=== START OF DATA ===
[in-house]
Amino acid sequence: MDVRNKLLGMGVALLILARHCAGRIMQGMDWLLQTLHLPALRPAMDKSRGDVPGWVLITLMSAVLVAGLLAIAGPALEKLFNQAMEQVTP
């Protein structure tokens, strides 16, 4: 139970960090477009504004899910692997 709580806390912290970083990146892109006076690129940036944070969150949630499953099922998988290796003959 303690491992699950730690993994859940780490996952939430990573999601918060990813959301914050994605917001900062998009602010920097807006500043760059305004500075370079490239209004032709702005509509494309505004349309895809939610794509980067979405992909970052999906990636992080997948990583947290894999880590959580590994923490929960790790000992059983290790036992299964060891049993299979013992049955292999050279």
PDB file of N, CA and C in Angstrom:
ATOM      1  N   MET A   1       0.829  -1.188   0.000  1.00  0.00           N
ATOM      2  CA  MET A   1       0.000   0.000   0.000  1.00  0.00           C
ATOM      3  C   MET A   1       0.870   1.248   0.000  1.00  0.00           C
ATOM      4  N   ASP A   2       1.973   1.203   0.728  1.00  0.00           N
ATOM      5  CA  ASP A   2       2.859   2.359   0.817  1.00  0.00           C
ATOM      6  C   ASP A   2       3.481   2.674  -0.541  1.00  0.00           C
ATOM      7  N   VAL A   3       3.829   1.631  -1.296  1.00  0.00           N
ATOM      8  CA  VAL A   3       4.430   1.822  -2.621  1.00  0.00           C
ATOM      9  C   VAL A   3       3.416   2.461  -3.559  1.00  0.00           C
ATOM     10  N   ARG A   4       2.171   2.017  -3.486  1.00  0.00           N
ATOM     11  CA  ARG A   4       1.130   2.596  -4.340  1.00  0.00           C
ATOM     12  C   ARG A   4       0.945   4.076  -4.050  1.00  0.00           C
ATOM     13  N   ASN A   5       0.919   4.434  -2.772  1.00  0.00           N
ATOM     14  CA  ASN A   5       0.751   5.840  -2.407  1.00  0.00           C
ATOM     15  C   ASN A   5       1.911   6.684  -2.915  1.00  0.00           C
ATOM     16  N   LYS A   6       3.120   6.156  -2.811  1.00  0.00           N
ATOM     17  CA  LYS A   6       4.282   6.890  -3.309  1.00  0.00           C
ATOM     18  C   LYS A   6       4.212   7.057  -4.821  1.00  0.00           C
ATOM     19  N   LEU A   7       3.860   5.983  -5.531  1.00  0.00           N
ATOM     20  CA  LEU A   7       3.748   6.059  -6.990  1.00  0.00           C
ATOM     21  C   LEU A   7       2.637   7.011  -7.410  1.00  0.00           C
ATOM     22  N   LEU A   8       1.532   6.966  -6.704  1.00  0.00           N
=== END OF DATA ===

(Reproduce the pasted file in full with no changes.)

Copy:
[in-house]
Amino acid sequence: MDVRNKLLGMGVALLILARHCAGRIMQGMDWLLQTLHLPALRPAMDKSRGDVPGWVLITLMSAVLVAGLLAIAGPALEKLFNQAMEQVTP
């Protein structure tokens, strides 16, 4: 139970960090477009504004899910692997 709580806390912290970083990146892109006076690129940036944070969150949630499953099922998988290796003959 303690491992699950730690993994859940780490996952939430990573999601918060990813959301914050994605917001900062998009602010920097807006500043760059305004500075370079490239209004032709702005509509494309505004349309895809939610794509980067979405992909970052999906990636992080997948990583947290894999880590959580590994923490929960790790000992059983290790036992299964060891049993299979013992049955292999050279």
PDB file of N, CA and C in Angstrom:
ATOM      1  N   MET A   1       0.829  -1.188   0.000  1.00  0.00           N
ATOM      2  CA  MET A   1       0.000   0.000   0.000  1.00  0.00           C
ATOM      3  C   MET A   1       0.870   1.248   0.000  1.00  0.00           C
ATOM      4  N   ASP A   2       1.973   1.203   0.728  1.00  0.00           N
ATOM      5  CA  ASP A   2       2.859   2.359   0.817  1.00  0.00           C
ATOM      6  C   ASP A   2       3.481   2.674  -0.541  1.00  0.00           C
ATOM      7  N   VAL A   3       3.829   1.631  -1.296  1.00  0.00           N
ATOM      8  CA  VAL A   3       4.430   1.822  -2.621  1.00  0.00           C
ATOM      9  C   VAL A   3       3.416   2.461  -3.559  1.00  0.00           C
ATOM     10  N   ARG A   4       2.171   2.017  -3.486  1.00  0.00           N
ATOM     11  CA  ARG A   4       1.130   2.596  -4.340  1.00  0.00           C
ATOM     12  C   ARG A   4       0.945   4.076  -4.050  1.00  0.00           C
ATOM     13  N   ASN A   5       0.919   4.434  -2.772  1.00  0.00           N
ATOM     14  CA  ASN A   5       0.751   5.840  -2.407  1.00  0.00           C
ATOM     15  C   ASN A   5       1.911   6.684  -2.915  1.00  0.00           C
ATOM     16  N   LYS A   6       3.120   6.156  -2.811  1.00  0.00           N
ATOM     17  CA  LYS A   6       4.282   6.890  -3.309  1.00  0.00           C
ATOM     18  C   LYS A   6       4.212   7.057  -4.821  1.00  0.00           C
ATOM     19  N   LEU A   7       3.860   5.983  -5.531  1.00  0.00           N
ATOM     20  CA  LEU A   7       3.748   6.059  -6.990  1.00  0.00           C
ATOM     21  C   LEU A   7       2.637   7.011  -7.410  1.00  0.00           C
ATOM     22  N   LEU A   8       1.532   6.966  -6.704  1.00  0.00           N